Acts 11:1-18

Explaining One’s Self

Check out these helpful resources
Biblical Commentary
Children’s Sermons
Hymn Lists

Acts 11:1-18

Explaining One’s Self

By Dr. Randy L. Hyde

When was the last time you were in a situation where you had to explain yourself? It does happen occasionally, doesn’t it?

“Honest, officer, I didn’t see that speed limit sign!”

“I know we don’t have the money, sweetheart, but the dress looked so good on me and I had my credit card.”

“Uh, dad, I uh, I uh missed my curfew because I uh had a flat tire. Yeah, that’s it, that’s it, I had a flat tire.”

“Well, you see boss, it was like this…”

From time to time just about all of us have some explaining to do, whether it’s to a spouse, a parent, a superior, or to God. But don’t worry, it puts you in pretty good company. After all, it even happened to Simon Peter.

Most of you know it was Luke, the author of the third gospel, who also wrote what we call The Acts of the Apostles. Many of you are also aware that Luke was a Gentile; a Gentile in a largely Jewish world. And, he spent a lot of his adult life running around with a guy named Paul, who used to be known as Saul. Paul was a Jew, about as Jewish as they come. So Luke understood the dynamics that existed between Jews and Gentiles. He knew it was rarely an easy co-existence; that sometimes deeply-rooted animosities would break out because of the hatred that, if not outright obvious, seethed just below the surface.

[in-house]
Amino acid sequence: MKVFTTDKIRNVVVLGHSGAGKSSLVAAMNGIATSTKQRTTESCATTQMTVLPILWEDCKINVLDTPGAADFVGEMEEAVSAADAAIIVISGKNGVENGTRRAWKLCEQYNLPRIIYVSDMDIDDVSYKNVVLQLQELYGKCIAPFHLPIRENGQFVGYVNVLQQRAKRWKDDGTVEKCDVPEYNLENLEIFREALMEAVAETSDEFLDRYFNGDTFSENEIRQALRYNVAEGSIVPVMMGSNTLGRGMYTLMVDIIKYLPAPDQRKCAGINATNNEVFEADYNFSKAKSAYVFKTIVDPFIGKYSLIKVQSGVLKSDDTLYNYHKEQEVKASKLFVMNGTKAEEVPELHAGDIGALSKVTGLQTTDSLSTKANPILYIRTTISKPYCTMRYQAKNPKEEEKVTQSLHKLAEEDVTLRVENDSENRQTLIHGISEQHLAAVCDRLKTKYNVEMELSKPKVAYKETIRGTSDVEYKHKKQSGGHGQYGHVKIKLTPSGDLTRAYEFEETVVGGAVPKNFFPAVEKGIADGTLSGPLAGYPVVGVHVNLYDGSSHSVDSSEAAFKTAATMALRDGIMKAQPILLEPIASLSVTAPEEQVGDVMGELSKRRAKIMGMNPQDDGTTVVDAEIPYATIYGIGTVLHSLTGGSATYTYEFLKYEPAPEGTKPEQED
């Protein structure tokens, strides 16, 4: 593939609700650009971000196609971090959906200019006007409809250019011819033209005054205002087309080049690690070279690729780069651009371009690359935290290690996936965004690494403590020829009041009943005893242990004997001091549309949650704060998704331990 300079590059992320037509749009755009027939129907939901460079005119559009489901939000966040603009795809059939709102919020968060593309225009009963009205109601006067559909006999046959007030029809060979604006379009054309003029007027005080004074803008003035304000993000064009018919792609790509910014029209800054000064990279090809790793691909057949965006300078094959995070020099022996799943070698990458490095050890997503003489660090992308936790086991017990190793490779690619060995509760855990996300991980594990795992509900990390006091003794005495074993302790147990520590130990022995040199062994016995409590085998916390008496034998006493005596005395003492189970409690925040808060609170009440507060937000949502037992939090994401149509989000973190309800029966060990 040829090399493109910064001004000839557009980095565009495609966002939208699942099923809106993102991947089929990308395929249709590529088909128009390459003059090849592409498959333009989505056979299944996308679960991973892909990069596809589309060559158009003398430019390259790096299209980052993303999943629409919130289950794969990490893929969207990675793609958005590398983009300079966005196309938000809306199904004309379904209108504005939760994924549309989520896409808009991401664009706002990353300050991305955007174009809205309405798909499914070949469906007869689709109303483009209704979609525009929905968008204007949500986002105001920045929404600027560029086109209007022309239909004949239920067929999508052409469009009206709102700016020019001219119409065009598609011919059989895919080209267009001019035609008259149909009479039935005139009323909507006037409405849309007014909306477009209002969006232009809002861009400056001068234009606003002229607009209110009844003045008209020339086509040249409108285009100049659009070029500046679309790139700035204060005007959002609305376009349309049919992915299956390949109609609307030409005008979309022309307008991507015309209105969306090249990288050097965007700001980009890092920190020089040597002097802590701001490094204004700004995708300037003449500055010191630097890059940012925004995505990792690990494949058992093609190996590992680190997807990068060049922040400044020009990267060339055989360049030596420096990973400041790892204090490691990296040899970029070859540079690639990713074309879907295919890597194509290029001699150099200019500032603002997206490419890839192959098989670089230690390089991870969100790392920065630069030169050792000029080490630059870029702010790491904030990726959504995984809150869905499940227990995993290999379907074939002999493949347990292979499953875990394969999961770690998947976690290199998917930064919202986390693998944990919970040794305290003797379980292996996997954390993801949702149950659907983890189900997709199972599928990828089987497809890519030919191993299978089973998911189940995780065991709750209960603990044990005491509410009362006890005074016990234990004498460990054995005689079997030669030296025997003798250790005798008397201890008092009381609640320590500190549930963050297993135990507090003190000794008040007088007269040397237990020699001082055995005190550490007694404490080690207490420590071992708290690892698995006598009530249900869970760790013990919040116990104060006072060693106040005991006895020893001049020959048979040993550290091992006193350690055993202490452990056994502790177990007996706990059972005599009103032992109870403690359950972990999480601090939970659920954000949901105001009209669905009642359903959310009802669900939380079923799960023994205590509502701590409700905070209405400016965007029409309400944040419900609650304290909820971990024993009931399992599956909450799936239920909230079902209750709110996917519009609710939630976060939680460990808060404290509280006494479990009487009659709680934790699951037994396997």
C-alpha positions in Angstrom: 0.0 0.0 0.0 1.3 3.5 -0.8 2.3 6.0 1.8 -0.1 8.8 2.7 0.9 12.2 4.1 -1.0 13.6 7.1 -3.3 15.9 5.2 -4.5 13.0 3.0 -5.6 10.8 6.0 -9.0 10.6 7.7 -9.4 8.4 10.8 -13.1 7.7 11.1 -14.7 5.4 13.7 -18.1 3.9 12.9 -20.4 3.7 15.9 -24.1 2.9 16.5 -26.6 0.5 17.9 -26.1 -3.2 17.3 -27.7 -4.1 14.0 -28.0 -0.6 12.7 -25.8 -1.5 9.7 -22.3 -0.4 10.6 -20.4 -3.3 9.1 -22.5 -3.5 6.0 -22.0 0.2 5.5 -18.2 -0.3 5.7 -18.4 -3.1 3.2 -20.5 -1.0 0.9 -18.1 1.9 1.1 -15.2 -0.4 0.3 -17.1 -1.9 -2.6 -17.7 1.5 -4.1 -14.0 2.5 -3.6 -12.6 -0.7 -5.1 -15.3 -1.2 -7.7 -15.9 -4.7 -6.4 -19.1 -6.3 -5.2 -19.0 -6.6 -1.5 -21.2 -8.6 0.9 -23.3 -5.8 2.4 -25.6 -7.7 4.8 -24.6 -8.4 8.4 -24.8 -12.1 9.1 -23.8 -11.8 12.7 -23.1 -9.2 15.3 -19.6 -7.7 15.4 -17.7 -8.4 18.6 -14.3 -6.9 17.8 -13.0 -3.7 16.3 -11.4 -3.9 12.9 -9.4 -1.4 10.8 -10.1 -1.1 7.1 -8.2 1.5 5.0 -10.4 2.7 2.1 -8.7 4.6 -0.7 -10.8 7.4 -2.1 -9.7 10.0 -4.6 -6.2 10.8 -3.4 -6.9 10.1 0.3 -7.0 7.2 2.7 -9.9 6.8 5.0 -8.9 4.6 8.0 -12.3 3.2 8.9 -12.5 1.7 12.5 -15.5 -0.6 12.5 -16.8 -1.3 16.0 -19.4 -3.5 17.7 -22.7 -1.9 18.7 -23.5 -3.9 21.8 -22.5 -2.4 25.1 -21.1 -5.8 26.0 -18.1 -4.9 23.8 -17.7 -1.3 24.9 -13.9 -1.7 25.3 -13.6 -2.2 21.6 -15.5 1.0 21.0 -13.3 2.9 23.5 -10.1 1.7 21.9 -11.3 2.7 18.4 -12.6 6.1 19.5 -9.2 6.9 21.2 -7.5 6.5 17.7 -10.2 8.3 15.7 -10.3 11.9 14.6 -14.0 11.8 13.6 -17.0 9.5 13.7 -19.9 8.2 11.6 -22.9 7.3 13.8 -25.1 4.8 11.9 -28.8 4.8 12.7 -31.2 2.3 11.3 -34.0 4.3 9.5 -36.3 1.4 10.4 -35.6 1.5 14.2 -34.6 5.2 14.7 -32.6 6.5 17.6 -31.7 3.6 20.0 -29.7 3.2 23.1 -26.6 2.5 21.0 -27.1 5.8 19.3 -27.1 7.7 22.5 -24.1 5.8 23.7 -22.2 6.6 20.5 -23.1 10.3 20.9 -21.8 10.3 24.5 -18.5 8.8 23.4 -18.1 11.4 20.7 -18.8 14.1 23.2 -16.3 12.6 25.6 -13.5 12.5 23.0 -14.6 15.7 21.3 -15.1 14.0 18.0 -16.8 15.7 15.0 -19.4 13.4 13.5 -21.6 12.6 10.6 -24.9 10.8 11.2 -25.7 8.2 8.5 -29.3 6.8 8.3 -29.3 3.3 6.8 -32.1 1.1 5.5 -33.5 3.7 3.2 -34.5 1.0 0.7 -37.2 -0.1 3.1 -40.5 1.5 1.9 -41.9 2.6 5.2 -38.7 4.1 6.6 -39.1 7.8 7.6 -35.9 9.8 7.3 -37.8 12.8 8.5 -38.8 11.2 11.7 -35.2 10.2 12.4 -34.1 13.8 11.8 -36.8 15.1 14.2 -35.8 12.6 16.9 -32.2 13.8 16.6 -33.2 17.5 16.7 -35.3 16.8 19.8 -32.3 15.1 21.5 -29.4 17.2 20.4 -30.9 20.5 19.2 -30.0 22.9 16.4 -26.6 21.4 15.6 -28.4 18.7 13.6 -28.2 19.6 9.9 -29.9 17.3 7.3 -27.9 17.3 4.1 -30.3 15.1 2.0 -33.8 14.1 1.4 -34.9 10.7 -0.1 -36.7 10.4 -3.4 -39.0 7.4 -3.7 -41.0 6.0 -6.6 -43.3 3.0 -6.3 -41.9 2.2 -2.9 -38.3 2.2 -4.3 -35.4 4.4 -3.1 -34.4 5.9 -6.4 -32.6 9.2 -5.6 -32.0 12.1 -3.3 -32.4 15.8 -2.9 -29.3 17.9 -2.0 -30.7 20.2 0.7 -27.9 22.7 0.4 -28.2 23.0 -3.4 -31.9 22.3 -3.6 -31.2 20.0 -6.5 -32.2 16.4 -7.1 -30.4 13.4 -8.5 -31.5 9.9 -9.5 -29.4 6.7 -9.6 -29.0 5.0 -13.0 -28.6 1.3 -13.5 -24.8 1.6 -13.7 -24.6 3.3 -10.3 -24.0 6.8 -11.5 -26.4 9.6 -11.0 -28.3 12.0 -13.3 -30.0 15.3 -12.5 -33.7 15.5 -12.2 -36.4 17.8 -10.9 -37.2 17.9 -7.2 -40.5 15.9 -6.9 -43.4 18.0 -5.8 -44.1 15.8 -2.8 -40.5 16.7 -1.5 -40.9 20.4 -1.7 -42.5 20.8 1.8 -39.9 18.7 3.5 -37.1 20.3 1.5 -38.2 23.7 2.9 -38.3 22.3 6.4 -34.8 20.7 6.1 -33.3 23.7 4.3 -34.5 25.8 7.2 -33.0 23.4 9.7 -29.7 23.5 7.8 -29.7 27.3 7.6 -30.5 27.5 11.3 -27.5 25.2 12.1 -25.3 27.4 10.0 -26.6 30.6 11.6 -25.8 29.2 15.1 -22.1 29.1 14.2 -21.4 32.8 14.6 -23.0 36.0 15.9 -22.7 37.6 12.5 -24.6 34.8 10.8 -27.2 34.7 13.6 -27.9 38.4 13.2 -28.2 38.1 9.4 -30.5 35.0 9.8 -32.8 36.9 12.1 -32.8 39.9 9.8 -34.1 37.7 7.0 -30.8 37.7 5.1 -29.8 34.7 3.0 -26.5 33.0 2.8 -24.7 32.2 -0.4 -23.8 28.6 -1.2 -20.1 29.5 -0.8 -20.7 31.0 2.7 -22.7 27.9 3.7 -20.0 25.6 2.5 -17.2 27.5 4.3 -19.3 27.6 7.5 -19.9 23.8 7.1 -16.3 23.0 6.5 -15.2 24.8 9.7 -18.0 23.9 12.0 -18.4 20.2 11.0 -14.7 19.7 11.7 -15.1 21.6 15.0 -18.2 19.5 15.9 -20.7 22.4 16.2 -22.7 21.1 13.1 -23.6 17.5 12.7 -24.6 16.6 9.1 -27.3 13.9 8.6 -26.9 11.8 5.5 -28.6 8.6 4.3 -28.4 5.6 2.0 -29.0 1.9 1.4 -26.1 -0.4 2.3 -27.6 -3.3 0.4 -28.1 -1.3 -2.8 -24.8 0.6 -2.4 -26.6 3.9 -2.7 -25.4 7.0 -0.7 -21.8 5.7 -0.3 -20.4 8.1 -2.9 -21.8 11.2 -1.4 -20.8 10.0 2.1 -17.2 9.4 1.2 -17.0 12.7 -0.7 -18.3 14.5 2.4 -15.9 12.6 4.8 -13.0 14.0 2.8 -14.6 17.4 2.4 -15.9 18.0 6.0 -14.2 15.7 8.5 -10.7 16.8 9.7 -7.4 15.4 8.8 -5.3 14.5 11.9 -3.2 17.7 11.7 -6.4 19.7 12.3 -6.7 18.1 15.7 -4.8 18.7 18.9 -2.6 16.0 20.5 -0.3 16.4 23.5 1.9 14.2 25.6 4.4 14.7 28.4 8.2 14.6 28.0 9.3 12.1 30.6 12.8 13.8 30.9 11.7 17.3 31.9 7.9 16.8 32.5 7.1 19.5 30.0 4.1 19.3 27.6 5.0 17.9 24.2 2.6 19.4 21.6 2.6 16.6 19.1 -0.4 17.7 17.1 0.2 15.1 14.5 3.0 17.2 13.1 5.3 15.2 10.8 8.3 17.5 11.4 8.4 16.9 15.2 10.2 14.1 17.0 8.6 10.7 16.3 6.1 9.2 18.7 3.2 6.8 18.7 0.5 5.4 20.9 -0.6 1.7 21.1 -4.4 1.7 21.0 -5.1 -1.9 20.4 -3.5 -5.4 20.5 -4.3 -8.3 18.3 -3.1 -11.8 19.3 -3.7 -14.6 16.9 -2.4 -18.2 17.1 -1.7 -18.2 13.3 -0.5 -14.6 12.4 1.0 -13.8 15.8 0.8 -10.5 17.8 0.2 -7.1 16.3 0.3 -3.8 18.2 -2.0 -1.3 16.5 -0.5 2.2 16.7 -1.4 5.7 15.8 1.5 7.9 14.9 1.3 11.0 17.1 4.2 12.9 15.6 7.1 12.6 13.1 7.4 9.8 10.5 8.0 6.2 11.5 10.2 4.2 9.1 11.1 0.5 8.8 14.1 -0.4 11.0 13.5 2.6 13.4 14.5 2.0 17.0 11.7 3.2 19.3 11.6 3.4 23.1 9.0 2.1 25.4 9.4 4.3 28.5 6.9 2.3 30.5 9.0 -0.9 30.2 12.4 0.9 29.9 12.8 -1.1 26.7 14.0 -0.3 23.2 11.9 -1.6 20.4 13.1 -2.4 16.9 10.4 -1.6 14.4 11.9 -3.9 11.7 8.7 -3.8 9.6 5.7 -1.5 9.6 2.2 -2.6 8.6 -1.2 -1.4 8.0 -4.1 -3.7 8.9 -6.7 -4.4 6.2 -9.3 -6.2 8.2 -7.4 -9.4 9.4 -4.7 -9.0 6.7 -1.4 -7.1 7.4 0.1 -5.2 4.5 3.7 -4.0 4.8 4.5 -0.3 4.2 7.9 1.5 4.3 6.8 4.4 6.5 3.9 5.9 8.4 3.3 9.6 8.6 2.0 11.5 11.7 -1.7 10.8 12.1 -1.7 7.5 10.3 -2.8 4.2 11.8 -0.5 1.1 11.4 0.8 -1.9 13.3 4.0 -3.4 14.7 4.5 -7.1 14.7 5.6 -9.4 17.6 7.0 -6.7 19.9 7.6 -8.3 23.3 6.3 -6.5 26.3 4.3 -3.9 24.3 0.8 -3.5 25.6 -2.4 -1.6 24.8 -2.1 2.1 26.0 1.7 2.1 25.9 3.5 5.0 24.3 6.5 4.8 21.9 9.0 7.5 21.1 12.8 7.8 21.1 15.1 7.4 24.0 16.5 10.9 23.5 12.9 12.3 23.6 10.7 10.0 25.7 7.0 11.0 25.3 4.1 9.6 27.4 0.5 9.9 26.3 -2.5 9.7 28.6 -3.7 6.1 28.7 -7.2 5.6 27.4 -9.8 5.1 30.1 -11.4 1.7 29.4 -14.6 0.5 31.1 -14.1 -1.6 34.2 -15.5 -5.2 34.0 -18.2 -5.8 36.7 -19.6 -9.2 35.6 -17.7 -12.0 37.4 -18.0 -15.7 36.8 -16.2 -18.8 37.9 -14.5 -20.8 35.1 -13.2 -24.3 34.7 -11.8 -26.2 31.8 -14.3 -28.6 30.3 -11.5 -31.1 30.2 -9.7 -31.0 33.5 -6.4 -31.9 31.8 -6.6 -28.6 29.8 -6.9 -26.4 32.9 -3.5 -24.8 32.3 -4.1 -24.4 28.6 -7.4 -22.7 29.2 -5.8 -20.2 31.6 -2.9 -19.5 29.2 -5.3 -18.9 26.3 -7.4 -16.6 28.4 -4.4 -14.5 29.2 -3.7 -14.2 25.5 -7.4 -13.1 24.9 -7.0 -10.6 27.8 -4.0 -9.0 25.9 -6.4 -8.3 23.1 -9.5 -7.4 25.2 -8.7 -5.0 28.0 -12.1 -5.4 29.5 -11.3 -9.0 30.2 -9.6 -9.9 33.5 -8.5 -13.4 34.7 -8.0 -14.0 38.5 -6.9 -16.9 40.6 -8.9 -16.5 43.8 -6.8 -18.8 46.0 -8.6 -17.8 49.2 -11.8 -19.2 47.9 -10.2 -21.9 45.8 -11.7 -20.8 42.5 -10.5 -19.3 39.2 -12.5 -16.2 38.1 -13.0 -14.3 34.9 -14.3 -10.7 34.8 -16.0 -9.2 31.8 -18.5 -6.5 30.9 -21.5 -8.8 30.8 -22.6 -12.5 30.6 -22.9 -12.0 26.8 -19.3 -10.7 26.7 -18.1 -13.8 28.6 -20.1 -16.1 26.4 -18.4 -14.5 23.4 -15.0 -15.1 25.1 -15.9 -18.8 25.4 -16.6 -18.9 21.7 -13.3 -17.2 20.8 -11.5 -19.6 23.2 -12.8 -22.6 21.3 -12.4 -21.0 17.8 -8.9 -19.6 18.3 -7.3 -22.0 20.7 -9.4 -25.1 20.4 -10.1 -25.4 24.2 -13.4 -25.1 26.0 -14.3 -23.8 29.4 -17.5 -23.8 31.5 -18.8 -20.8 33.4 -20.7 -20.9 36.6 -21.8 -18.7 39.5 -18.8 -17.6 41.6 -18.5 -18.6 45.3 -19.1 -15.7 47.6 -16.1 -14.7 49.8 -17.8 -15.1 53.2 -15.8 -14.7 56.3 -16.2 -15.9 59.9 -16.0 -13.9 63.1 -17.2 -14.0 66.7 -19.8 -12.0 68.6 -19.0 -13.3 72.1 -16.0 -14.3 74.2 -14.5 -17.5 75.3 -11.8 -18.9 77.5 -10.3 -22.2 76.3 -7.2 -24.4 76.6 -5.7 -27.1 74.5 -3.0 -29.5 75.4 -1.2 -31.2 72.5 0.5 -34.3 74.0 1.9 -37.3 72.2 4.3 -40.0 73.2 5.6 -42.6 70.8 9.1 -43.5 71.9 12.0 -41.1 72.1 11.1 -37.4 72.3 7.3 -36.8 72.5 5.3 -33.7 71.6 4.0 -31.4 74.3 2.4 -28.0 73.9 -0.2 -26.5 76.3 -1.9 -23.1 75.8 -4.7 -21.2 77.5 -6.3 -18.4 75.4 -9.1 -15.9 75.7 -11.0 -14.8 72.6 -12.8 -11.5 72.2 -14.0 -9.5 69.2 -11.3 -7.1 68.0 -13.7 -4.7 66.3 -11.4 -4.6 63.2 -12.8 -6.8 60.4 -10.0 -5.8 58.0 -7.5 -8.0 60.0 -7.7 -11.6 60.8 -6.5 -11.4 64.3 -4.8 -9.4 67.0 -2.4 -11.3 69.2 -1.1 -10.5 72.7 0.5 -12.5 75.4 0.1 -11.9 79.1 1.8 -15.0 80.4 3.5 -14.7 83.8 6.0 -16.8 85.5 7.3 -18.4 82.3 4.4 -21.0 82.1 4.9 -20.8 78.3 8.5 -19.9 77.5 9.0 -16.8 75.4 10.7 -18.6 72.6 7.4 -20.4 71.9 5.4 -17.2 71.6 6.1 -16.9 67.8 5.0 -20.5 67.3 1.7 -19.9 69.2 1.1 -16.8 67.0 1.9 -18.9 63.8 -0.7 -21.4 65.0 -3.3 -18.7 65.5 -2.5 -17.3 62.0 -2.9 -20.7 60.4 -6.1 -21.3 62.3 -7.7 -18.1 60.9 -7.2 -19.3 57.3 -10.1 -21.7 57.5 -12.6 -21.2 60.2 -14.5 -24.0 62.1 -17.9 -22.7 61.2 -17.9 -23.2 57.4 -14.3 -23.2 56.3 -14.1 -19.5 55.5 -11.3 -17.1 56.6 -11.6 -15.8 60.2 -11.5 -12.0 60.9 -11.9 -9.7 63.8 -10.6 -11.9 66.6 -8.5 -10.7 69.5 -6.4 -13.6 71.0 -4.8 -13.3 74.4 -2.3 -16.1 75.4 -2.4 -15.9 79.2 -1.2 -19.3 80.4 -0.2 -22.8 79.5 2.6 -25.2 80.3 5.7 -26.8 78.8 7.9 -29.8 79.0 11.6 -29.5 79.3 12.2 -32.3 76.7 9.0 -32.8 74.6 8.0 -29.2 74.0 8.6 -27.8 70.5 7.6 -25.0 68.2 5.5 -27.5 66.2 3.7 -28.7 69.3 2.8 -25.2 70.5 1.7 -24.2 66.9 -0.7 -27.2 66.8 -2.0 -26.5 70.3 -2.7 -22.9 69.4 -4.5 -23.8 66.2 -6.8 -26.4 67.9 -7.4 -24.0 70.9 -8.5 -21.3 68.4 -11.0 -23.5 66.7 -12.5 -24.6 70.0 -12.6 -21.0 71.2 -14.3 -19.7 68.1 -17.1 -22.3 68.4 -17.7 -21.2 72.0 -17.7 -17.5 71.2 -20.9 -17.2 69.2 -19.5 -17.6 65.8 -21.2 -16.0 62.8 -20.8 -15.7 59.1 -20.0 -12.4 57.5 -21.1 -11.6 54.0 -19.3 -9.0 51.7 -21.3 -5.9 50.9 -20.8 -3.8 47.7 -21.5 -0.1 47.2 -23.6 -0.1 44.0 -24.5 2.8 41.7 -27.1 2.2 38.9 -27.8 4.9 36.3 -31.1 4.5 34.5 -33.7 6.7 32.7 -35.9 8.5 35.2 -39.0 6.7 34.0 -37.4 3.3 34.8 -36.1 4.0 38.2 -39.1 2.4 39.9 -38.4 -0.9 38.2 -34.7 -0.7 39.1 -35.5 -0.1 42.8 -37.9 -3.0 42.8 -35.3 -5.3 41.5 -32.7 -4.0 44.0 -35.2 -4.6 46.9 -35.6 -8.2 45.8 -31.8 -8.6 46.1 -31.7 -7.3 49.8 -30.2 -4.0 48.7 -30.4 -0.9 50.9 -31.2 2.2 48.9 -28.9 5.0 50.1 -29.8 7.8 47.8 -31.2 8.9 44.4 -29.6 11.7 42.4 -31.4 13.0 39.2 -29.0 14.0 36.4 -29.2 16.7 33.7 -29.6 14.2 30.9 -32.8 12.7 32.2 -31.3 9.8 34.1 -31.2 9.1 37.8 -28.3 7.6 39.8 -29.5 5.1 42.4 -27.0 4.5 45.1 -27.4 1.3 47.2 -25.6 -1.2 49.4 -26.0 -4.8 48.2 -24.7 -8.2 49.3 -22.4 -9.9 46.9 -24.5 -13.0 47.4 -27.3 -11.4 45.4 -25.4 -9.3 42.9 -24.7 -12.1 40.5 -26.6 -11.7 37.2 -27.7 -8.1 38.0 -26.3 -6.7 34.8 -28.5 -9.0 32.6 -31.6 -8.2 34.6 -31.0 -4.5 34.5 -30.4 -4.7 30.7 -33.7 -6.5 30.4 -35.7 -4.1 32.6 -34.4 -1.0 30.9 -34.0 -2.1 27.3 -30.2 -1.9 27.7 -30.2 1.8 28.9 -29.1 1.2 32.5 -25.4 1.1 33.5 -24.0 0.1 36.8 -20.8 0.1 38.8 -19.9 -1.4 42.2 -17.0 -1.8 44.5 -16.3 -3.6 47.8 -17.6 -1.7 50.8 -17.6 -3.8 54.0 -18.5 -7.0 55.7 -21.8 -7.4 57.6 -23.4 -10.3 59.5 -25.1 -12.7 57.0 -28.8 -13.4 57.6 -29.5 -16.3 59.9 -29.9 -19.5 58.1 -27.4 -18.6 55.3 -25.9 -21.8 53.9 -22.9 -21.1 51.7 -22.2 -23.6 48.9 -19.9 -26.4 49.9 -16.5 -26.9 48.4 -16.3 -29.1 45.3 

The story Luke wrote, and we read few moments ago, is obviously important to him. God is doing a new thing, and nothing illustrates it more effectively than this story. So Luke tells it and then tells it again when Peter explains it to the church’s leadership in Jerusalem. You will recall that he does the same thing with the story of Saul’s conversion to Christ. If it’s important to Luke, he repeats it for emphasis. And that is what he does here.

I once worked with a man who loved to tell jokes. Often he would preface a joke with this comment: “If you’ve heard this before, please don’t interrupt me. I want to hear it again.” That’s Luke, when it comes to a story he really wants to emphasize.

The story is about Simon Peter. Peter has a dream in which he learns that all things God has made are good, that nothing of God’s creation can be considered unclean. It is a whole new way of thinking for Simon, for he is a devout Jew. Up to this point, Simon is of the opinion that God looks with particular favor upon the Jewish people, that other people and other races are inferior to the called and chosen people of God. In this vision, nothing more than a dream really, his entire perspective begins to change. It is a complete and utter reversal. Or, to use today’s terminology, a total paradigm shift.